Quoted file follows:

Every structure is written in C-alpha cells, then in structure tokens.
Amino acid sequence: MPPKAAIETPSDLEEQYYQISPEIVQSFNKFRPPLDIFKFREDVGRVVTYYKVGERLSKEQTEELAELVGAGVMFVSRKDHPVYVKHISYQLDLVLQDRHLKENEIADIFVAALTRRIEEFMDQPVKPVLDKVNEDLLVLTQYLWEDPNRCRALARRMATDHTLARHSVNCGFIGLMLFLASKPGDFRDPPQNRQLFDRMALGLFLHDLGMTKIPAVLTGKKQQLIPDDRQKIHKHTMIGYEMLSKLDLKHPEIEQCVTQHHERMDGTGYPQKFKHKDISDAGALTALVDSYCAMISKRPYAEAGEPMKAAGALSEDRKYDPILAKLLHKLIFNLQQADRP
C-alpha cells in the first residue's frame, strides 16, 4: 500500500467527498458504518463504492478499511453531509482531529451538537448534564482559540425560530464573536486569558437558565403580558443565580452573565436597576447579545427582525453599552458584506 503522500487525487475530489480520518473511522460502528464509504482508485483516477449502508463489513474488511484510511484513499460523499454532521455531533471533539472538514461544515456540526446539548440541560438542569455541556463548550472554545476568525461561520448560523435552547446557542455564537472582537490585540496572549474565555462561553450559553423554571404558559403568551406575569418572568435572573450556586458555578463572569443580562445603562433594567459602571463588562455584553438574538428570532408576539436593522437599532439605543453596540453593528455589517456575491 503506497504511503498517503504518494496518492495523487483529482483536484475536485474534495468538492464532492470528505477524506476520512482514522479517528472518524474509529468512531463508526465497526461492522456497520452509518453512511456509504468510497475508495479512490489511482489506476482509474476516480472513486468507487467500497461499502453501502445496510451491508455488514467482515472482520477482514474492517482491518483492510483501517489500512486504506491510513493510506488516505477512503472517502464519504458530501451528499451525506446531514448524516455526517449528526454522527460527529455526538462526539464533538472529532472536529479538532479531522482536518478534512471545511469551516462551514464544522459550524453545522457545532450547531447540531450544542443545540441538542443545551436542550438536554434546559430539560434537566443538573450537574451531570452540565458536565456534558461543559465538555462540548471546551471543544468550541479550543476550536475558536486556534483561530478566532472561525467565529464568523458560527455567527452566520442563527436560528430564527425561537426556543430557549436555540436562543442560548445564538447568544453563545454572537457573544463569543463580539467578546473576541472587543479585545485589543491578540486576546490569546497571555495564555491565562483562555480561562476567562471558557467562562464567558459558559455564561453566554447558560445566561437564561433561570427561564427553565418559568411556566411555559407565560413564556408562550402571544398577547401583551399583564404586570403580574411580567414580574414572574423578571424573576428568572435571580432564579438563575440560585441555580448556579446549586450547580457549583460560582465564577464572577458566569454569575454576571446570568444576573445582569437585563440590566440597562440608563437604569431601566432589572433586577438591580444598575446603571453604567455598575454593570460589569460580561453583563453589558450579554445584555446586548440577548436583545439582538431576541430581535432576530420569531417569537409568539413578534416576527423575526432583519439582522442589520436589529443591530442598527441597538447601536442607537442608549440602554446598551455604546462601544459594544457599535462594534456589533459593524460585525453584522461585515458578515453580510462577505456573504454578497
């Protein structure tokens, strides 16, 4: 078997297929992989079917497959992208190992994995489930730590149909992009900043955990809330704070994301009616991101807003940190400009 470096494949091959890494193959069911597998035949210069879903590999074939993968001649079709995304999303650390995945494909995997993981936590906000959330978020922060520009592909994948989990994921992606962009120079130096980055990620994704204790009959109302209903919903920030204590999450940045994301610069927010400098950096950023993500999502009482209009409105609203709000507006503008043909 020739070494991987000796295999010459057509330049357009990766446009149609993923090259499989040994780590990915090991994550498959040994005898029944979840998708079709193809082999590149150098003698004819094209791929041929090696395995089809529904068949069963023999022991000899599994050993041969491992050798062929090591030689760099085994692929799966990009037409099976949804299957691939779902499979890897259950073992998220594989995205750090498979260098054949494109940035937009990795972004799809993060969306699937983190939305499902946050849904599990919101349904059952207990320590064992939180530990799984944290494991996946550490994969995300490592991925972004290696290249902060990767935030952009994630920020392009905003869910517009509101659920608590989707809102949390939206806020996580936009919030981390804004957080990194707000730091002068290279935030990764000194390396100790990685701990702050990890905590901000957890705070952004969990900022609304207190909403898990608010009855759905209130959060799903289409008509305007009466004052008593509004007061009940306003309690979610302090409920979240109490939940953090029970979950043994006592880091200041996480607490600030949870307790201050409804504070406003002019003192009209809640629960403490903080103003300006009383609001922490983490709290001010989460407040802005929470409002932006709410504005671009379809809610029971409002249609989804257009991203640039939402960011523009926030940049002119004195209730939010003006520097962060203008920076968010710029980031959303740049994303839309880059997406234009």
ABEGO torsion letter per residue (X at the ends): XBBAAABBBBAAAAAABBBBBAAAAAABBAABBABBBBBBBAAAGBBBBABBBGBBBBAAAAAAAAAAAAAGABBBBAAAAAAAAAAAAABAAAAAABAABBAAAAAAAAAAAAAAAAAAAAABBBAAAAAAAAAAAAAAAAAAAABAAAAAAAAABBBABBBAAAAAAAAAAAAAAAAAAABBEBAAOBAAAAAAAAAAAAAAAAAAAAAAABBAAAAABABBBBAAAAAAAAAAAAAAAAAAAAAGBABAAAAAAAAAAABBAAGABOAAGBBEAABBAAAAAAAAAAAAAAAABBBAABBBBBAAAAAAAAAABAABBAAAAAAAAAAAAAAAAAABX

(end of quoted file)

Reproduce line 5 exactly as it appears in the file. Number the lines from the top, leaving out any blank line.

ABEGO torsion letter per residue (X at the ends): XBBAAABBBBAAAAAABBBBBAAAAAABBAABBABBBBBBBAAAGBBBBABBBGBBBBAAAAAAAAAAAAAGABBBBAAAAAAAAAAAAABAAAAAABAABBAAAAAAAAAAAAAAAAAAAAABBBAAAAAAAAAAAAAAAAAAAABAAAAAAAAABBBABBBAAAAAAAAAAAAAAAAAAABBEBAAOBAAAAAAAAAAAAAAAAAAAAAAABBAAAAABABBBBAAAAAAAAAAAAAAAAAAAAAGBABAAAAAAAAAAABBAAGABOAAGBBEAABBAAAAAAAAAAAAAAAABBBAABBBBBAAAAAAAAAABAABBAAAAAAAAAAAAAAAAAABX